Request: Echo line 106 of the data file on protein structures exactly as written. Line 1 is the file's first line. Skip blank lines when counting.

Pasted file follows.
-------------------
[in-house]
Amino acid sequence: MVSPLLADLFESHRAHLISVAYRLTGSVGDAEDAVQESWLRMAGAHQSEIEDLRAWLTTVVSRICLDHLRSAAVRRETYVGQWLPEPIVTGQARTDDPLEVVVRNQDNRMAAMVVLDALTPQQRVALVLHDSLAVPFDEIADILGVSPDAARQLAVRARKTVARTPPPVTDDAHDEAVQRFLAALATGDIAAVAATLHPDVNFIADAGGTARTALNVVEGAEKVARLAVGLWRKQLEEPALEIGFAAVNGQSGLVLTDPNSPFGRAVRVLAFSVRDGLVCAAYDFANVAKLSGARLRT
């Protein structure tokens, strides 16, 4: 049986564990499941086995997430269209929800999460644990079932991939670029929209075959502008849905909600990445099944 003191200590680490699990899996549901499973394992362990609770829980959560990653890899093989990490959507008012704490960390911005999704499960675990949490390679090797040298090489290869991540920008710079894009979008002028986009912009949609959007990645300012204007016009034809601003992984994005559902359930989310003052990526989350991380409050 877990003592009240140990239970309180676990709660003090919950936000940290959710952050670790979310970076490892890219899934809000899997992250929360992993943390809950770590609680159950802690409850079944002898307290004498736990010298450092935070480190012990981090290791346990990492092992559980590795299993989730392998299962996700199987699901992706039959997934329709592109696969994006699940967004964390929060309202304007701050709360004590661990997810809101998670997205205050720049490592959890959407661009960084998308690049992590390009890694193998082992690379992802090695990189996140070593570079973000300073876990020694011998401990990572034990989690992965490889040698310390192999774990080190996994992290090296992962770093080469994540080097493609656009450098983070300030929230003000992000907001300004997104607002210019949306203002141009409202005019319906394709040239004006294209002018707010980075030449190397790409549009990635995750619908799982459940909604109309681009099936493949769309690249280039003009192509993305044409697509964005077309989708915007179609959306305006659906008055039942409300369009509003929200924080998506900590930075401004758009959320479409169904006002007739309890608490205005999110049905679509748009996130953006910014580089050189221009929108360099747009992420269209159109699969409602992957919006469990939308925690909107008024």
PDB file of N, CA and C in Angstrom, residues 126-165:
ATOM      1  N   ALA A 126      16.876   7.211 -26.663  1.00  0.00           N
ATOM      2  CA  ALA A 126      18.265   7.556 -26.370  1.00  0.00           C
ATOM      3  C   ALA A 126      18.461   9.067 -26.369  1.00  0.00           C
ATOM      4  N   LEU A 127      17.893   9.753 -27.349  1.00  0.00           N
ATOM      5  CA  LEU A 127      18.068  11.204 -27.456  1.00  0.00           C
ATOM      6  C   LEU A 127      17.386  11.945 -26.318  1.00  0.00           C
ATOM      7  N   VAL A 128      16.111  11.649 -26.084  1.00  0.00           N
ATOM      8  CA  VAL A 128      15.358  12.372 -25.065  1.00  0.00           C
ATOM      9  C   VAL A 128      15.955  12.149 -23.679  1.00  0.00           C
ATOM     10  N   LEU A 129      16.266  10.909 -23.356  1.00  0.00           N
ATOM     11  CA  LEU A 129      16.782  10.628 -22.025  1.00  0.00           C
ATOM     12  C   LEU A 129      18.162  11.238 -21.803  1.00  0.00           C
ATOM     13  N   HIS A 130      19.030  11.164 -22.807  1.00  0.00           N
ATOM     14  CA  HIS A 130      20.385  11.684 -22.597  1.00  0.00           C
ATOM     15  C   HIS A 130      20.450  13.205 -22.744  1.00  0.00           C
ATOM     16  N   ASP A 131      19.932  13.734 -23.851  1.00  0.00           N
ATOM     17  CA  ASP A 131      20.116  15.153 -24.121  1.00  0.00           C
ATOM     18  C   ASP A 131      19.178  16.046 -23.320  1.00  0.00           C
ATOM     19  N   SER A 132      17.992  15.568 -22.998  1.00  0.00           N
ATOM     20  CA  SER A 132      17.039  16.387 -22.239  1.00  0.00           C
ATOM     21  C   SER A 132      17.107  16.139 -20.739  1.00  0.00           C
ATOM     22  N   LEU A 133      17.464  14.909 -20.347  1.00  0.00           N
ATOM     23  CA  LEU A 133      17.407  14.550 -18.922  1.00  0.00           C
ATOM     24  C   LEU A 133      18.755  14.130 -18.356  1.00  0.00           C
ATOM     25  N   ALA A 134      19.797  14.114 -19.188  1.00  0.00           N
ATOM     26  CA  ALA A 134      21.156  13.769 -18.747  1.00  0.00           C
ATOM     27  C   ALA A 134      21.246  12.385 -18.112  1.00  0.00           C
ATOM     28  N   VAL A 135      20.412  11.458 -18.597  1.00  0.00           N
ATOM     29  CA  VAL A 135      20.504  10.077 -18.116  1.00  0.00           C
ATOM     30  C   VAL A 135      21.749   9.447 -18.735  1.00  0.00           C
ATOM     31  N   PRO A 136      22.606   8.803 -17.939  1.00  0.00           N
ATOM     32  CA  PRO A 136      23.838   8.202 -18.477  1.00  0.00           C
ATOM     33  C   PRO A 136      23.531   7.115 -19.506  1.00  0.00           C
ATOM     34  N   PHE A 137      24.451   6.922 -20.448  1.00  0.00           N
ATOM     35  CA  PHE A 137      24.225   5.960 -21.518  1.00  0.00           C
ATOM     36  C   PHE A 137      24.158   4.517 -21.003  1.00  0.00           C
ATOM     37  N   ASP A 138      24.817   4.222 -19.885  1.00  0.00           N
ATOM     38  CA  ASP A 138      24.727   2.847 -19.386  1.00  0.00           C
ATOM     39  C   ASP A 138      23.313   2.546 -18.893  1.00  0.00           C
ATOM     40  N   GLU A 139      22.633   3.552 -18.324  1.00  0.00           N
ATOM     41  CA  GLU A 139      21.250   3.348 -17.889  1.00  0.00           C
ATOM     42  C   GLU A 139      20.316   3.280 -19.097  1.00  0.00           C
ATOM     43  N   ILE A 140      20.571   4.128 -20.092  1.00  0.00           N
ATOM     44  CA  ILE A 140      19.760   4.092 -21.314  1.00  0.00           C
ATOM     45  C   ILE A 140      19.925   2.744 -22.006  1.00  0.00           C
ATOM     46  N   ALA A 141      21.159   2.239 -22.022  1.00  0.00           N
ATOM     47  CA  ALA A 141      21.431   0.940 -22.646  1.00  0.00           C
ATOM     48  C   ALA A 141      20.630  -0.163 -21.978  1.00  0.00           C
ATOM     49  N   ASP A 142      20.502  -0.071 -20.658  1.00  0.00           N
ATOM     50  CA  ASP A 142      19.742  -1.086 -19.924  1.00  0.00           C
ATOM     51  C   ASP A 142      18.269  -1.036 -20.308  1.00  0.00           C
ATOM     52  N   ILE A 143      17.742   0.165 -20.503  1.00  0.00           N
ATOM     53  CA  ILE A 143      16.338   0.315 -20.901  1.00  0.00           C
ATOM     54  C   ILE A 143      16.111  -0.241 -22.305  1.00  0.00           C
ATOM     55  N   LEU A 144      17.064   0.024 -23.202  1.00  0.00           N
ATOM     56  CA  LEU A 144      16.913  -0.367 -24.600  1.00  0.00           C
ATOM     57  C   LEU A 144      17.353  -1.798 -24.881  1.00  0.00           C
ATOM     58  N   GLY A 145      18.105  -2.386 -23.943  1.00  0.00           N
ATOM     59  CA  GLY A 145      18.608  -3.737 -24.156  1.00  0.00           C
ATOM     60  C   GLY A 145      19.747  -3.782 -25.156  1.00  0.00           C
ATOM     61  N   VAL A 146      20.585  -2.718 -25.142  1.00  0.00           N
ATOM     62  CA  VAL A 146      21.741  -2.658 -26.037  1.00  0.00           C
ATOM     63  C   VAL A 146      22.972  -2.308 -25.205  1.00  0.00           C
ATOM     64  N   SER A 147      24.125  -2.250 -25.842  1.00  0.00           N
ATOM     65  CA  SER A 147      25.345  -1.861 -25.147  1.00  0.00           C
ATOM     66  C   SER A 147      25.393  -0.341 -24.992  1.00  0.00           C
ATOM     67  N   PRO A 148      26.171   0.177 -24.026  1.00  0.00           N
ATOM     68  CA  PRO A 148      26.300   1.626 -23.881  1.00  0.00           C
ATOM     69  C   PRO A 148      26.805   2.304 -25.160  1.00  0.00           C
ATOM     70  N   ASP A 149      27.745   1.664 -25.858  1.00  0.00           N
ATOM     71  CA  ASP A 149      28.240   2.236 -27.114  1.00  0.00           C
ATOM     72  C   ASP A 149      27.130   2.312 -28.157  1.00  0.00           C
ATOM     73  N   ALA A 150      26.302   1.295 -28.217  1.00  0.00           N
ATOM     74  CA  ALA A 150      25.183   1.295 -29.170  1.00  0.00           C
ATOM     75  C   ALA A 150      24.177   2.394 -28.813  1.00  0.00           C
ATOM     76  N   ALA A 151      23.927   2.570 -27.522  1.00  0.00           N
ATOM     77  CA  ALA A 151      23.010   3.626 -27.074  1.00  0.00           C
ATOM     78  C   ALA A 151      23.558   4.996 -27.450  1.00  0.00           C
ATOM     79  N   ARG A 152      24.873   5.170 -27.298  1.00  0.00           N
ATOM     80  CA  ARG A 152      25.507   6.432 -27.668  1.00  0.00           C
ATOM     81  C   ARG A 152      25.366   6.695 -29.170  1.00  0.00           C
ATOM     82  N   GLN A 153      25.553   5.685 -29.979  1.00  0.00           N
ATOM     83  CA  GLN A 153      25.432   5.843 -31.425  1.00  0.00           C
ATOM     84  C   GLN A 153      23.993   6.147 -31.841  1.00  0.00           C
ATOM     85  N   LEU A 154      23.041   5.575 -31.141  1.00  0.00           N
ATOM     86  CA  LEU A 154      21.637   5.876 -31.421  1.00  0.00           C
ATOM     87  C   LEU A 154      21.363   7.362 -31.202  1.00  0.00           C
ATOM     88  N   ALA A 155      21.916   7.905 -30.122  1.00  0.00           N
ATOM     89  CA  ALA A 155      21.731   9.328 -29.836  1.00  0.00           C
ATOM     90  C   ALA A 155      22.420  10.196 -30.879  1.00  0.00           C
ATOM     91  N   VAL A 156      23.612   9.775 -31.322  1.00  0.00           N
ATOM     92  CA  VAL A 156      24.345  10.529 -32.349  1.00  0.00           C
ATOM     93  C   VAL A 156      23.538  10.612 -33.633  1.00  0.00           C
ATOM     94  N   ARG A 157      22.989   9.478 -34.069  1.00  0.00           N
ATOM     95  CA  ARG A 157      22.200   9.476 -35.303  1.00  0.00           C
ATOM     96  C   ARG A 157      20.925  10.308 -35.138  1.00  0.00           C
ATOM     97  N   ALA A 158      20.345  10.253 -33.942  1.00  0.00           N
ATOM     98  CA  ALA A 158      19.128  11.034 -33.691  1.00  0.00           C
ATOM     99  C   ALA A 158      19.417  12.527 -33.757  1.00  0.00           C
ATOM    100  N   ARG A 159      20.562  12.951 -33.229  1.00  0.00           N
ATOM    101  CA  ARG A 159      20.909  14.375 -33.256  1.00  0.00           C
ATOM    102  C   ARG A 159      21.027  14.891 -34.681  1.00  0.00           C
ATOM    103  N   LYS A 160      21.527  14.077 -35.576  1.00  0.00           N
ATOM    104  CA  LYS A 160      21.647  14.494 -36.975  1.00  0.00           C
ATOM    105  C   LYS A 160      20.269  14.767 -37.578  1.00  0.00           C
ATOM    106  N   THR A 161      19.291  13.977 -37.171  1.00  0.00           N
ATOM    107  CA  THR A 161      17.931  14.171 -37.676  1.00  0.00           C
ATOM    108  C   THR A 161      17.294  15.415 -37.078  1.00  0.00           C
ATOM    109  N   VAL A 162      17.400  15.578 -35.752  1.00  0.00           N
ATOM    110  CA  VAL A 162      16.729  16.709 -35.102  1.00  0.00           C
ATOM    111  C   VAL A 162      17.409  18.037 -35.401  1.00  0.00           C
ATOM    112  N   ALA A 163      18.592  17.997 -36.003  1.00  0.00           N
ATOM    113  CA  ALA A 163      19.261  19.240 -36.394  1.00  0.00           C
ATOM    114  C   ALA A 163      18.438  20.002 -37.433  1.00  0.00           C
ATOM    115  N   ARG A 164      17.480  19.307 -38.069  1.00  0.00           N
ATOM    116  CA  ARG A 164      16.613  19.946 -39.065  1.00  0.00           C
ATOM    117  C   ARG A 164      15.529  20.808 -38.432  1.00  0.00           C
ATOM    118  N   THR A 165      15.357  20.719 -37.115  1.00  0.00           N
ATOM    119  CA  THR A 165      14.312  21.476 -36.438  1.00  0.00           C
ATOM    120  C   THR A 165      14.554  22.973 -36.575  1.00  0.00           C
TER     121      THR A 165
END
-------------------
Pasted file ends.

ATOM    102  C   ARG A 159      21.027  14.891 -34.681  1.00  0.00           C